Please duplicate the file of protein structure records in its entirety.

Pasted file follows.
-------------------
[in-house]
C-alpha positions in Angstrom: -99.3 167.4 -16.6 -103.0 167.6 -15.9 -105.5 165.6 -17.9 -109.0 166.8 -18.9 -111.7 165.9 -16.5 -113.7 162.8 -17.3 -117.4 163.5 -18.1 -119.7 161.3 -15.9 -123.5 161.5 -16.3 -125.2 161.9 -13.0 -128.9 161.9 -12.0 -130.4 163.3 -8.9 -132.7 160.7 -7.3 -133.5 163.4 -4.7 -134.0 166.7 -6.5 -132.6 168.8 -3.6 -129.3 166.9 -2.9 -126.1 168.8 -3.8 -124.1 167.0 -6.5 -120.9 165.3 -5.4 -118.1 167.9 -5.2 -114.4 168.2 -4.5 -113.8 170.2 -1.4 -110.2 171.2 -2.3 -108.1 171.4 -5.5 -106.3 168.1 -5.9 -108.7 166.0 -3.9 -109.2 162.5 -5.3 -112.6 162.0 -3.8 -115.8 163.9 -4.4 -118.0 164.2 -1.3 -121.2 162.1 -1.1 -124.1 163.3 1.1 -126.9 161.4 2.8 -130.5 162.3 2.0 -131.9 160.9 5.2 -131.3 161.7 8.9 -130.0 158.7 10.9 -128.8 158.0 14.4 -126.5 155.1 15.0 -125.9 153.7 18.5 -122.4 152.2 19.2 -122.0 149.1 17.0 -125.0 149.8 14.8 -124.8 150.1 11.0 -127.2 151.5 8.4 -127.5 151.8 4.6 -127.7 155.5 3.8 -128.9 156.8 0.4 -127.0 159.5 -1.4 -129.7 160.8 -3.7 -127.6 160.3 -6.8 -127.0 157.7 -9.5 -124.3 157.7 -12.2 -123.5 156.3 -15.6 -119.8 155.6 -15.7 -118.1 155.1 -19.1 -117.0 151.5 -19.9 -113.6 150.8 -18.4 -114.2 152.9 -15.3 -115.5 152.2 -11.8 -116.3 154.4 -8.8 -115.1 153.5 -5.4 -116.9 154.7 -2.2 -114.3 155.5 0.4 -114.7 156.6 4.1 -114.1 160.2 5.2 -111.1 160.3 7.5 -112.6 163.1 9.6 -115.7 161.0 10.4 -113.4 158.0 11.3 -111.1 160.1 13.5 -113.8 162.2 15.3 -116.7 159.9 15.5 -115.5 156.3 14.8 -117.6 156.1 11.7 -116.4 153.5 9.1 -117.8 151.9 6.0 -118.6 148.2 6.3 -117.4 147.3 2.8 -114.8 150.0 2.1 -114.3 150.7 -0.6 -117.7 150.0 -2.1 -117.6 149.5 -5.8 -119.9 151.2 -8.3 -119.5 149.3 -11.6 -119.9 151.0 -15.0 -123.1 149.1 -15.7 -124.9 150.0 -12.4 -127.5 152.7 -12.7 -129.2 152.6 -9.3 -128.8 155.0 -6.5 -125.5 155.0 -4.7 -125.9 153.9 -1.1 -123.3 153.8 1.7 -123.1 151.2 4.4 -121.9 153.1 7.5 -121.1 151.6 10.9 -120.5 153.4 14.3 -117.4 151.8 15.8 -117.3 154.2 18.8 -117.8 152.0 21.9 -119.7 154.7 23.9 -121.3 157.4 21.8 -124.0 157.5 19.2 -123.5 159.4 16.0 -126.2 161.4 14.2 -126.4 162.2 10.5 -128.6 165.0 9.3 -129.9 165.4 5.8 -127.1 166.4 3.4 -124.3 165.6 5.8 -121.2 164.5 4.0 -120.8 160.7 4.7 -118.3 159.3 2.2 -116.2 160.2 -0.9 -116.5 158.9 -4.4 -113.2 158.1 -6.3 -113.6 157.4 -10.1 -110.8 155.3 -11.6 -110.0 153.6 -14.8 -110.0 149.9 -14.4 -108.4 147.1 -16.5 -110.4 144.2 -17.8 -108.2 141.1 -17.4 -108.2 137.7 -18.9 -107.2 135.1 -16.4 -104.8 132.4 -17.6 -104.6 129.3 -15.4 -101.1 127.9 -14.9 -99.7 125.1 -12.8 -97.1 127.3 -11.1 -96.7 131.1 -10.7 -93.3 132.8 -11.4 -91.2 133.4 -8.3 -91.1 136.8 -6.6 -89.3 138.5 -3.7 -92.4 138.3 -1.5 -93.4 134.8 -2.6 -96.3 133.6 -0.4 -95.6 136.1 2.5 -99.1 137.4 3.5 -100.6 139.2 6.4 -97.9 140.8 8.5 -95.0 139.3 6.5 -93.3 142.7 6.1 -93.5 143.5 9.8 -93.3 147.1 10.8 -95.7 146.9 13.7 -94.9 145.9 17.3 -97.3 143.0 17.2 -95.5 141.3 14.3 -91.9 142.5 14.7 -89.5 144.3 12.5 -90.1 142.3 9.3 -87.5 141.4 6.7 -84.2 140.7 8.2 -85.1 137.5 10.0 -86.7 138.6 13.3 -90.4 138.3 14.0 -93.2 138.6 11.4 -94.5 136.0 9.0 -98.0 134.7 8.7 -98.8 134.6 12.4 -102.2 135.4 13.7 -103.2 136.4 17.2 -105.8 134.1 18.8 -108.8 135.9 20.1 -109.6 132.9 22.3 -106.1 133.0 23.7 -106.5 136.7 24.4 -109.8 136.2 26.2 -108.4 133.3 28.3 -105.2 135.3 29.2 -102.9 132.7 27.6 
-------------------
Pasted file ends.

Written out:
[in-house]
C-alpha positions in Angstrom: -99.3 167.4 -16.6 -103.0 167.6 -15.9 -105.5 165.6 -17.9 -109.0 166.8 -18.9 -111.7 165.9 -16.5 -113.7 162.8 -17.3 -117.4 163.5 -18.1 -119.7 161.3 -15.9 -123.5 161.5 -16.3 -125.2 161.9 -13.0 -128.9 161.9 -12.0 -130.4 163.3 -8.9 -132.7 160.7 -7.3 -133.5 163.4 -4.7 -134.0 166.7 -6.5 -132.6 168.8 -3.6 -129.3 166.9 -2.9 -126.1 168.8 -3.8 -124.1 167.0 -6.5 -120.9 165.3 -5.4 -118.1 167.9 -5.2 -114.4 168.2 -4.5 -113.8 170.2 -1.4 -110.2 171.2 -2.3 -108.1 171.4 -5.5 -106.3 168.1 -5.9 -108.7 166.0 -3.9 -109.2 162.5 -5.3 -112.6 162.0 -3.8 -115.8 163.9 -4.4 -118.0 164.2 -1.3 -121.2 162.1 -1.1 -124.1 163.3 1.1 -126.9 161.4 2.8 -130.5 162.3 2.0 -131.9 160.9 5.2 -131.3 161.7 8.9 -130.0 158.7 10.9 -128.8 158.0 14.4 -126.5 155.1 15.0 -125.9 153.7 18.5 -122.4 152.2 19.2 -122.0 149.1 17.0 -125.0 149.8 14.8 -124.8 150.1 11.0 -127.2 151.5 8.4 -127.5 151.8 4.6 -127.7 155.5 3.8 -128.9 156.8 0.4 -127.0 159.5 -1.4 -129.7 160.8 -3.7 -127.6 160.3 -6.8 -127.0 157.7 -9.5 -124.3 157.7 -12.2 -123.5 156.3 -15.6 -119.8 155.6 -15.7 -118.1 155.1 -19.1 -117.0 151.5 -19.9 -113.6 150.8 -18.4 -114.2 152.9 -15.3 -115.5 152.2 -11.8 -116.3 154.4 -8.8 -115.1 153.5 -5.4 -116.9 154.7 -2.2 -114.3 155.5 0.4 -114.7 156.6 4.1 -114.1 160.2 5.2 -111.1 160.3 7.5 -112.6 163.1 9.6 -115.7 161.0 10.4 -113.4 158.0 11.3 -111.1 160.1 13.5 -113.8 162.2 15.3 -116.7 159.9 15.5 -115.5 156.3 14.8 -117.6 156.1 11.7 -116.4 153.5 9.1 -117.8 151.9 6.0 -118.6 148.2 6.3 -117.4 147.3 2.8 -114.8 150.0 2.1 -114.3 150.7 -0.6 -117.7 150.0 -2.1 -117.6 149.5 -5.8 -119.9 151.2 -8.3 -119.5 149.3 -11.6 -119.9 151.0 -15.0 -123.1 149.1 -15.7 -124.9 150.0 -12.4 -127.5 152.7 -12.7 -129.2 152.6 -9.3 -128.8 155.0 -6.5 -125.5 155.0 -4.7 -125.9 153.9 -1.1 -123.3 153.8 1.7 -123.1 151.2 4.4 -121.9 153.1 7.5 -121.1 151.6 10.9 -120.5 153.4 14.3 -117.4 151.8 15.8 -117.3 154.2 18.8 -117.8 152.0 21.9 -119.7 154.7 23.9 -121.3 157.4 21.8 -124.0 157.5 19.2 -123.5 159.4 16.0 -126.2 161.4 14.2 -126.4 162.2 10.5 -128.6 165.0 9.3 -129.9 165.4 5.8 -127.1 166.4 3.4 -124.3 165.6 5.8 -121.2 164.5 4.0 -120.8 160.7 4.7 -118.3 159.3 2.2 -116.2 160.2 -0.9 -116.5 158.9 -4.4 -113.2 158.1 -6.3 -113.6 157.4 -10.1 -110.8 155.3 -11.6 -110.0 153.6 -14.8 -110.0 149.9 -14.4 -108.4 147.1 -16.5 -110.4 144.2 -17.8 -108.2 141.1 -17.4 -108.2 137.7 -18.9 -107.2 135.1 -16.4 -104.8 132.4 -17.6 -104.6 129.3 -15.4 -101.1 127.9 -14.9 -99.7 125.1 -12.8 -97.1 127.3 -11.1 -96.7 131.1 -10.7 -93.3 132.8 -11.4 -91.2 133.4 -8.3 -91.1 136.8 -6.6 -89.3 138.5 -3.7 -92.4 138.3 -1.5 -93.4 134.8 -2.6 -96.3 133.6 -0.4 -95.6 136.1 2.5 -99.1 137.4 3.5 -100.6 139.2 6.4 -97.9 140.8 8.5 -95.0 139.3 6.5 -93.3 142.7 6.1 -93.5 143.5 9.8 -93.3 147.1 10.8 -95.7 146.9 13.7 -94.9 145.9 17.3 -97.3 143.0 17.2 -95.5 141.3 14.3 -91.9 142.5 14.7 -89.5 144.3 12.5 -90.1 142.3 9.3 -87.5 141.4 6.7 -84.2 140.7 8.2 -85.1 137.5 10.0 -86.7 138.6 13.3 -90.4 138.3 14.0 -93.2 138.6 11.4 -94.5 136.0 9.0 -98.0 134.7 8.7 -98.8 134.6 12.4 -102.2 135.4 13.7 -103.2 136.4 17.2 -105.8 134.1 18.8 -108.8 135.9 20.1 -109.6 132.9 22.3 -106.1 133.0 23.7 -106.5 136.7 24.4 -109.8 136.2 26.2 -108.4 133.3 28.3 -105.2 135.3 29.2 -102.9 132.7 27.6 